Studies on the Interactions between Human Replication Factor C and Human Proliferating Cell Nuclear Antigen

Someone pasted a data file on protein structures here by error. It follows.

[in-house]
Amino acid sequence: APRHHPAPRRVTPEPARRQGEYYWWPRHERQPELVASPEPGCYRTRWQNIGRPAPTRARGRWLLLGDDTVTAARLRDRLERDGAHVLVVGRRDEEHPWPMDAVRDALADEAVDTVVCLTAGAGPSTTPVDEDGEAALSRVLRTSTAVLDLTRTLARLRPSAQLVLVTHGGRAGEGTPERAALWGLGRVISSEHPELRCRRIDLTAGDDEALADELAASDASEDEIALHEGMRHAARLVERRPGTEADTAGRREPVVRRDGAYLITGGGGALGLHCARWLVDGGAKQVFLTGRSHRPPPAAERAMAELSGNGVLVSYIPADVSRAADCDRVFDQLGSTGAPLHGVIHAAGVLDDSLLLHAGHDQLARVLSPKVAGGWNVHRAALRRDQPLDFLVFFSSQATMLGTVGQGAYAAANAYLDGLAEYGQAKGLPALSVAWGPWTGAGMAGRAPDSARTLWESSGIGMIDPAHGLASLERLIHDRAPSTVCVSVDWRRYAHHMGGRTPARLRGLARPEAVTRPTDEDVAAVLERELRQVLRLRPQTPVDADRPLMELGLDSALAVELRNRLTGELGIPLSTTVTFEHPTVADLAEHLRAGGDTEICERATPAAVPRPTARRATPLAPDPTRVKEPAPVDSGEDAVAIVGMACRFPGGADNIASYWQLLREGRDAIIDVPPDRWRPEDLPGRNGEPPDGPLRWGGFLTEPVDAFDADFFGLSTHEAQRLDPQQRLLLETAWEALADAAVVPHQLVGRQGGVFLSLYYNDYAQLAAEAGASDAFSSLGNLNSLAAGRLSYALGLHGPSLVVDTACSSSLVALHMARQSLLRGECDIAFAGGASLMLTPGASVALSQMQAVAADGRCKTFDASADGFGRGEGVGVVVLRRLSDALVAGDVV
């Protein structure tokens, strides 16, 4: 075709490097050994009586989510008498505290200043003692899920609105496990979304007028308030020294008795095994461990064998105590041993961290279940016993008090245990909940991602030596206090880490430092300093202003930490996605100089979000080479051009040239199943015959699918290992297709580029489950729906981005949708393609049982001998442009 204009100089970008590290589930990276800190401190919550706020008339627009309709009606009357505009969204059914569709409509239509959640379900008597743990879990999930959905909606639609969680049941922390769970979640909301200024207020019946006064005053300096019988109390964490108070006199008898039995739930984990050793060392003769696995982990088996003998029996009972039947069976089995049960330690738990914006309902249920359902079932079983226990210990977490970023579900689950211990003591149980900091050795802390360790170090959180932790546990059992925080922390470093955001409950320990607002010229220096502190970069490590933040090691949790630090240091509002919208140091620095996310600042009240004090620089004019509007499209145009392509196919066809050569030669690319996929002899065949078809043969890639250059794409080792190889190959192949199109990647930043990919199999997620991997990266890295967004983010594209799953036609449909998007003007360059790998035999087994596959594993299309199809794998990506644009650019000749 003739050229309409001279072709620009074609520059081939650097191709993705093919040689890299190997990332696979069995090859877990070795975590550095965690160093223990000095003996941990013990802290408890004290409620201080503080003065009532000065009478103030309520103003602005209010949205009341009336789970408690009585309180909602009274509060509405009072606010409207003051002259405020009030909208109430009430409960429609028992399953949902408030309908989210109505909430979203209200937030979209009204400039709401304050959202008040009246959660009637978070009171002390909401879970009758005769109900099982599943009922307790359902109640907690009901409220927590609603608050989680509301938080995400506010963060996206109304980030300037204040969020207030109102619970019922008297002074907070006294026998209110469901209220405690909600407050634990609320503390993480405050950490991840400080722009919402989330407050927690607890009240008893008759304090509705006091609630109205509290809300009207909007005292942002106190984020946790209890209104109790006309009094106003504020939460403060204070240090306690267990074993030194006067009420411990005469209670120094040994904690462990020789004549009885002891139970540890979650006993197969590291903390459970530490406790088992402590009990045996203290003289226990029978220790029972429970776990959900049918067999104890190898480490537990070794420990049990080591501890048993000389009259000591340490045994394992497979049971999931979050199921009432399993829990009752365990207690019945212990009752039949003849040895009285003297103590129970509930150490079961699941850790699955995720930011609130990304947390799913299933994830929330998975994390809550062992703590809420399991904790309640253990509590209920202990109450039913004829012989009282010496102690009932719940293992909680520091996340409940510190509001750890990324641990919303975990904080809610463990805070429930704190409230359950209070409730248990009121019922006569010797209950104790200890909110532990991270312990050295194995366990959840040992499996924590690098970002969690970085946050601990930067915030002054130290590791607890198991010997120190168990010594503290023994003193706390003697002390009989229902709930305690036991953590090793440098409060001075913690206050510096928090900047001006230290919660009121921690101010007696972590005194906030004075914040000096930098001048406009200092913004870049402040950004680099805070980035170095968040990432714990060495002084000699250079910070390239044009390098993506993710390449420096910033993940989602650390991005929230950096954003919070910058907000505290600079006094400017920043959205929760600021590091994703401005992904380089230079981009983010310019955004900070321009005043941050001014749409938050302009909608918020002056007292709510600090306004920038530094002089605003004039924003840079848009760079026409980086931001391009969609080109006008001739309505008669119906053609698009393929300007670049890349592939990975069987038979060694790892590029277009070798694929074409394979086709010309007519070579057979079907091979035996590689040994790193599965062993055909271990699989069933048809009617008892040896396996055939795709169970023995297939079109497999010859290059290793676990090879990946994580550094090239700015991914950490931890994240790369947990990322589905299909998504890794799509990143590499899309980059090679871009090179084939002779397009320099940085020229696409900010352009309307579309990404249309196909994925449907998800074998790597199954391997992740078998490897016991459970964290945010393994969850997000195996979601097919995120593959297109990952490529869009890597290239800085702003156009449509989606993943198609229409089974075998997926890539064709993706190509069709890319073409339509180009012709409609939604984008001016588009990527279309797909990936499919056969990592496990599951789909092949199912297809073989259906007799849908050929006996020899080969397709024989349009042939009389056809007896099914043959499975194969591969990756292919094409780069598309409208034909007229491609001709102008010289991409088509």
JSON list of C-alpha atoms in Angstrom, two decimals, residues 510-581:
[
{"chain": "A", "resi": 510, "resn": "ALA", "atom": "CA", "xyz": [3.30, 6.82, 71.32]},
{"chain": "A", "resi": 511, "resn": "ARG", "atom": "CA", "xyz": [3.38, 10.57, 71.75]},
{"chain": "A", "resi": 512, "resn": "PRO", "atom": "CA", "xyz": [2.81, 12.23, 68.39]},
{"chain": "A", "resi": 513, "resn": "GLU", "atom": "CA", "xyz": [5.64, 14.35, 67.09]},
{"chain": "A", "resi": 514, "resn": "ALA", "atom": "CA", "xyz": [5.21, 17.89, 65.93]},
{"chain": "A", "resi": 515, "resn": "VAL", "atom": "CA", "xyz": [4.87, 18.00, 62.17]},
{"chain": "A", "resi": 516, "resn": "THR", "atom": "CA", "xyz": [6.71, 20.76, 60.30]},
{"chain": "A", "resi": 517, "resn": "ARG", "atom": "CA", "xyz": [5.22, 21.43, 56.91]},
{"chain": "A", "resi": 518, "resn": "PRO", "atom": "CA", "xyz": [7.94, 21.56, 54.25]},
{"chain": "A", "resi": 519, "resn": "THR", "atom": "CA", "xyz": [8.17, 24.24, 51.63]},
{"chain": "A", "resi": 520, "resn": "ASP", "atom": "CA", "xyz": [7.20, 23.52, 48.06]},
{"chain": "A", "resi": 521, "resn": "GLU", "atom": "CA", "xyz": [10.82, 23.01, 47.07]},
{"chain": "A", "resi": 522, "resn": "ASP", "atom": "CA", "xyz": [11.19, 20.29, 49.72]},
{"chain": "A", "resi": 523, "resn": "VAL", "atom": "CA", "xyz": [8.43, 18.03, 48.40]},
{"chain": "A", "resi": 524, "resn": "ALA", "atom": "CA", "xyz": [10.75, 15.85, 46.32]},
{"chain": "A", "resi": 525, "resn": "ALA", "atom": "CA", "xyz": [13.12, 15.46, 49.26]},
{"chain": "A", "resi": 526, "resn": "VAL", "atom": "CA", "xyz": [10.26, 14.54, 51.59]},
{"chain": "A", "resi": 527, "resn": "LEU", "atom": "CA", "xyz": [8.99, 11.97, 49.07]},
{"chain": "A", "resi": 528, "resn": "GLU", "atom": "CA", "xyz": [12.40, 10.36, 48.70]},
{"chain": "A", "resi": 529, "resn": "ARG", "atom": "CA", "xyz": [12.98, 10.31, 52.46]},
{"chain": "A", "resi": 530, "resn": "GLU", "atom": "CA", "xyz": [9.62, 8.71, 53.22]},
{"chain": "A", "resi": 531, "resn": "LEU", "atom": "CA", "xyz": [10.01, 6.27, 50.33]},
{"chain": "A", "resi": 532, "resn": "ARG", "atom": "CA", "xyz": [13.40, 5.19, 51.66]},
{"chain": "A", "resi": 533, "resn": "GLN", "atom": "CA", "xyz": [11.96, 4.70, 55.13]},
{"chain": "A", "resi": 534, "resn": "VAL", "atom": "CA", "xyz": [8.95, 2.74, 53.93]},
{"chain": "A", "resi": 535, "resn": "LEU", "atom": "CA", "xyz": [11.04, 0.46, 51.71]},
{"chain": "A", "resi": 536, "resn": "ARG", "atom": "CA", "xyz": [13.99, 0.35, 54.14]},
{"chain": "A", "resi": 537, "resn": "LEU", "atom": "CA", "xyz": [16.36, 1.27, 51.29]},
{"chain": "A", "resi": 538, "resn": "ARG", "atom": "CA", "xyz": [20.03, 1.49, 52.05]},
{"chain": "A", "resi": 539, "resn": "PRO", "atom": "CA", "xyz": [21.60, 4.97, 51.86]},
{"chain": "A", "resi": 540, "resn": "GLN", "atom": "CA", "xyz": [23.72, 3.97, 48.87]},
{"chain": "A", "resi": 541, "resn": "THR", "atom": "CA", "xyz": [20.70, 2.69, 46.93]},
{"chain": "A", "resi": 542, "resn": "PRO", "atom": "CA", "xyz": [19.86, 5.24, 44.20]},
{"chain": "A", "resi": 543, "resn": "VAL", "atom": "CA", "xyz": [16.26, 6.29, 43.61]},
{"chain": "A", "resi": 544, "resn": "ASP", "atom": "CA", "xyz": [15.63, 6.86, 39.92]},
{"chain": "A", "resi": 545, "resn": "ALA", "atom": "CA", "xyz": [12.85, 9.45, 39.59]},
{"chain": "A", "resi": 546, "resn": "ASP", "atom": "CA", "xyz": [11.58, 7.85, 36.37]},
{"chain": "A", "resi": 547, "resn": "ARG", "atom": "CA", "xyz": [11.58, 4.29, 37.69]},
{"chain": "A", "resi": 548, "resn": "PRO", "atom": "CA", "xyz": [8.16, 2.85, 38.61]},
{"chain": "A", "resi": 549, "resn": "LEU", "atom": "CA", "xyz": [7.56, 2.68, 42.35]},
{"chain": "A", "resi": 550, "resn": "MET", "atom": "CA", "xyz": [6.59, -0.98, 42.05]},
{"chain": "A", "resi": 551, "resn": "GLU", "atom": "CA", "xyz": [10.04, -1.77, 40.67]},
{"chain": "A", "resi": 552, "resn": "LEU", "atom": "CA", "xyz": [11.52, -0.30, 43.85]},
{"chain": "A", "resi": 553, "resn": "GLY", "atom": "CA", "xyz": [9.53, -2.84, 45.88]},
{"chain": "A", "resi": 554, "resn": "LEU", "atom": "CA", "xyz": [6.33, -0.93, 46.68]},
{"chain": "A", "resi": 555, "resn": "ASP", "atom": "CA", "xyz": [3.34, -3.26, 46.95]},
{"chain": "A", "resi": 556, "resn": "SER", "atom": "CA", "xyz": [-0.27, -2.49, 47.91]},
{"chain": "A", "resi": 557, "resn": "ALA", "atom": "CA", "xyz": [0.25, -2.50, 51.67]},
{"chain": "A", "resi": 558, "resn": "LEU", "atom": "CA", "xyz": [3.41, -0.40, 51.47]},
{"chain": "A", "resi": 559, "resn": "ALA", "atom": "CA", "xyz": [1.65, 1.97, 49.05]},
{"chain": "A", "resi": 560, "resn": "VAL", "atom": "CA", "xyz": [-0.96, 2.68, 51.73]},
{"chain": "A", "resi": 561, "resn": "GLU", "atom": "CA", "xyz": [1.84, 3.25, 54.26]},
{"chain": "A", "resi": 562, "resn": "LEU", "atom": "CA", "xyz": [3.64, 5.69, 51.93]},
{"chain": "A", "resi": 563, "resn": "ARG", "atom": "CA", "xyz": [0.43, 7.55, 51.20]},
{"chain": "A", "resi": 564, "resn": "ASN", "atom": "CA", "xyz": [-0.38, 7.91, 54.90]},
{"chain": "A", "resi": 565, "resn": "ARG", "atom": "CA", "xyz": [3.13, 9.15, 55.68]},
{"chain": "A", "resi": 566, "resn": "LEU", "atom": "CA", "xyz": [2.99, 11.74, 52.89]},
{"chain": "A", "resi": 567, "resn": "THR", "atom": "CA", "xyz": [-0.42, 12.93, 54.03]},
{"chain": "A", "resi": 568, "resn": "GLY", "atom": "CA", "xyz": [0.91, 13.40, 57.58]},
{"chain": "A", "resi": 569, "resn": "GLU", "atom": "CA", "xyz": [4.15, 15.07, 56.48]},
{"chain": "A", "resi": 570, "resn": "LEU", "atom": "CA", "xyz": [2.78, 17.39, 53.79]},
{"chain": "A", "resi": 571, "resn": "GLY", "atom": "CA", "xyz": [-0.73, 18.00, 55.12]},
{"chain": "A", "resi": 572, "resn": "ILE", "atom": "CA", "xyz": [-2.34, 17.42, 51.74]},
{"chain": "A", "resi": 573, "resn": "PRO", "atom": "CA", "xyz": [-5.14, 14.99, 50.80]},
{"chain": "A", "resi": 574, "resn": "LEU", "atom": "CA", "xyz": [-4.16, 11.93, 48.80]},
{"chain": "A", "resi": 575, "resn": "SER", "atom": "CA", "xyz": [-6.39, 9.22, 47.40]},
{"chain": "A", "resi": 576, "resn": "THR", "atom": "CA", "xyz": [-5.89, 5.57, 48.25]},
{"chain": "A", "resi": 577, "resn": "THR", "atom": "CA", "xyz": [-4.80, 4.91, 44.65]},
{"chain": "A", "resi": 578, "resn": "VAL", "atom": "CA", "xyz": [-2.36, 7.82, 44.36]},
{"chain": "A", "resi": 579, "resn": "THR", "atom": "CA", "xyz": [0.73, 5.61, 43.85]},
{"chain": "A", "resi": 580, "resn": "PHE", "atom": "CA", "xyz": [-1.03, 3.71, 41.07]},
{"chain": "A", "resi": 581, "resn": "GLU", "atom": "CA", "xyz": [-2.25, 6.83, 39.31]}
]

Proliferating cell nuclear antigen (PCNA) is a processivity factor required for DNA polymerase δ (or ∊)-catalyzed DNA synthesis. When loaded onto primed DNA templates by replication factor C (RFC), PCNA acts to tether the polymerase to DNA, resulting in processive DNA chain elongation. In this report, we describe the identification of two separate peptide regions of human PCNA spanning amino acids 36-55 and 196-215 that bind RFC by using the surface plasmon resonance technique. Site-directed mutagenesis of residues within these regions in human PCNA identified two specific sites that affected the biological activity of PCNA. Replacement of the aspartate 41 residue by an alanine, serine, or asparagine significantly impaired the ability of PCNA to (i) support the RFC/PCNA-dependent polymerase δ-catalyzed elongation of a singly primed DNA template; (ii) stimulate RFC-catalyzed DNA-dependent hydrolysis of ATP; (iii) be loaded onto DNA by RFC; and (iv) activate RFC-independent polymerase δ-catalyzed synthesis of poly dT. Introduction of an alanine at position 210 in place of an arginine also reduced the efficiency of PCNA in supporting RFC-dependent polymerase δ-catalyzed elongation of a singly primed DNA template. However, this mutation did not significantly alter the ability of PCNA to stimulate DNA polymerase δ in the absence of RFC but substantially lowered the efficiency of RFC-catalyzed reactions. These results are in keeping with a model in which surface exposed regions of PCNA interact with RFC and the subsequent loading of PCNA onto DNA orients the elongation complex in a manner essential for processive DNA synthesis.